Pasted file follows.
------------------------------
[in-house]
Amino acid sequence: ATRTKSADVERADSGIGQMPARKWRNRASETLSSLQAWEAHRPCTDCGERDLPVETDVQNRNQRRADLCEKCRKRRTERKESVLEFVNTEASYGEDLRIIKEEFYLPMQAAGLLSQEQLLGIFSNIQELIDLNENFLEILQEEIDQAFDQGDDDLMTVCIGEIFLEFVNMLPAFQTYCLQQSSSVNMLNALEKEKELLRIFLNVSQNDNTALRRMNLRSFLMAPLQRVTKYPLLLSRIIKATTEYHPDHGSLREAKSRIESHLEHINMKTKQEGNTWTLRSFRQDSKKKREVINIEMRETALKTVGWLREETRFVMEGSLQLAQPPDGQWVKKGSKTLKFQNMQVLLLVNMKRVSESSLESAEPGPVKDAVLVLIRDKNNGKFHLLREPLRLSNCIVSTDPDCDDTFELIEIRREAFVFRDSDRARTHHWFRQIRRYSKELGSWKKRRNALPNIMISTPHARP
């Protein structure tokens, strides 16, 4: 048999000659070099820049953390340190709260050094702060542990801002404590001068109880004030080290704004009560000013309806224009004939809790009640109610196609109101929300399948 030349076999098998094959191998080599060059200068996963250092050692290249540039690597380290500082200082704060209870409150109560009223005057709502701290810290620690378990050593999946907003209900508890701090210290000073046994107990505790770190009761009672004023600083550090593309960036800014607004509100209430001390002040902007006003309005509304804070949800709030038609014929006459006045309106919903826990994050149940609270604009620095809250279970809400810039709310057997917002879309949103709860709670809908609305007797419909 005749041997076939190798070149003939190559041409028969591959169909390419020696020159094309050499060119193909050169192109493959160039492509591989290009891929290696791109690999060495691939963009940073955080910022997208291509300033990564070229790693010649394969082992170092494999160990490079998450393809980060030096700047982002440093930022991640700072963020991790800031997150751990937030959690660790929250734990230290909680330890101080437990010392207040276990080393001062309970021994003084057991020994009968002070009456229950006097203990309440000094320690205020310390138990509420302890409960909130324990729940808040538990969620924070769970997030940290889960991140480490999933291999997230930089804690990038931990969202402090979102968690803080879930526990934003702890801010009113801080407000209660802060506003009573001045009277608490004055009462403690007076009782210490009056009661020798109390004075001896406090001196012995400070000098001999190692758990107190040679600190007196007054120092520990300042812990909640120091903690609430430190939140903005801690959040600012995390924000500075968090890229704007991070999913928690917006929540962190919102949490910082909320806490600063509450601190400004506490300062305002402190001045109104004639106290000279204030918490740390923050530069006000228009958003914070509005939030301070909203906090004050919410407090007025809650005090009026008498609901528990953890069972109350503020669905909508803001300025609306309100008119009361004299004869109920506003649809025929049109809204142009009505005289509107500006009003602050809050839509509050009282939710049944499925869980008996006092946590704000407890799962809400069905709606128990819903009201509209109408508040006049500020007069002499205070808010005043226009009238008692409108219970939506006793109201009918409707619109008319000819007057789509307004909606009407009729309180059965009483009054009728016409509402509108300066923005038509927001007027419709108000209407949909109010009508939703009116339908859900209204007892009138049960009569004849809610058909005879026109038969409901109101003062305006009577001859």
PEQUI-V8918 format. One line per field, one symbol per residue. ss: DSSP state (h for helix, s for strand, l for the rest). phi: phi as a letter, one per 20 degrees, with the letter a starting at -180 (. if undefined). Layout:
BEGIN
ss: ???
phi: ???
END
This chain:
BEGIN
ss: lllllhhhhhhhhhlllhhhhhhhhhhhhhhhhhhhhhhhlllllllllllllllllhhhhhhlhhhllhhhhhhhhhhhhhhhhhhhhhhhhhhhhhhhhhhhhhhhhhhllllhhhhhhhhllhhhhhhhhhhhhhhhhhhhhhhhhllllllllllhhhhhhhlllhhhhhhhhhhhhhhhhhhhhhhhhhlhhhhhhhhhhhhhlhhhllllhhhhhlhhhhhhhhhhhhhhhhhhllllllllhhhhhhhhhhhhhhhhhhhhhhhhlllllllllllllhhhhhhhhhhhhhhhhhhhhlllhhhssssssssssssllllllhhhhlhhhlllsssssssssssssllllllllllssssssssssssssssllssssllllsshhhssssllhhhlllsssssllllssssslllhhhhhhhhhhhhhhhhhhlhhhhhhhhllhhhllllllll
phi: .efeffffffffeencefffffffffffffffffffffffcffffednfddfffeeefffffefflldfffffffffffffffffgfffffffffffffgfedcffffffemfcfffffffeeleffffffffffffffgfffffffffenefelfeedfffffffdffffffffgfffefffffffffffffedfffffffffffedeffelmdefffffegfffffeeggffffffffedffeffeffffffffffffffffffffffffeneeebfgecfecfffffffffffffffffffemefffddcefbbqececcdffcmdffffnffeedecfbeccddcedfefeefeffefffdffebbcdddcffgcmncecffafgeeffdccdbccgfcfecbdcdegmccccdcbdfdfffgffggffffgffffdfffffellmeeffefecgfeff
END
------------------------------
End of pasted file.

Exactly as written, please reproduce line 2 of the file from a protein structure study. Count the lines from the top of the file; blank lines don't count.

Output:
Amino acid sequence: ATRTKSADVERADSGIGQMPARKWRNRASETLSSLQAWEAHRPCTDCGERDLPVETDVQNRNQRRADLCEKCRKRRTERKESVLEFVNTEASYGEDLRIIKEEFYLPMQAAGLLSQEQLLGIFSNIQELIDLNENFLEILQEEIDQAFDQGDDDLMTVCIGEIFLEFVNMLPAFQTYCLQQSSSVNMLNALEKEKELLRIFLNVSQNDNTALRRMNLRSFLMAPLQRVTKYPLLLSRIIKATTEYHPDHGSLREAKSRIESHLEHINMKTKQEGNTWTLRSFRQDSKKKREVINIEMRETALKTVGWLREETRFVMEGSLQLAQPPDGQWVKKGSKTLKFQNMQVLLLVNMKRVSESSLESAEPGPVKDAVLVLIRDKNNGKFHLLREPLRLSNCIVSTDPDCDDTFELIEIRREAFVFRDSDRARTHHWFRQIRRYSKELGSWKKRRNALPNIMISTPHARP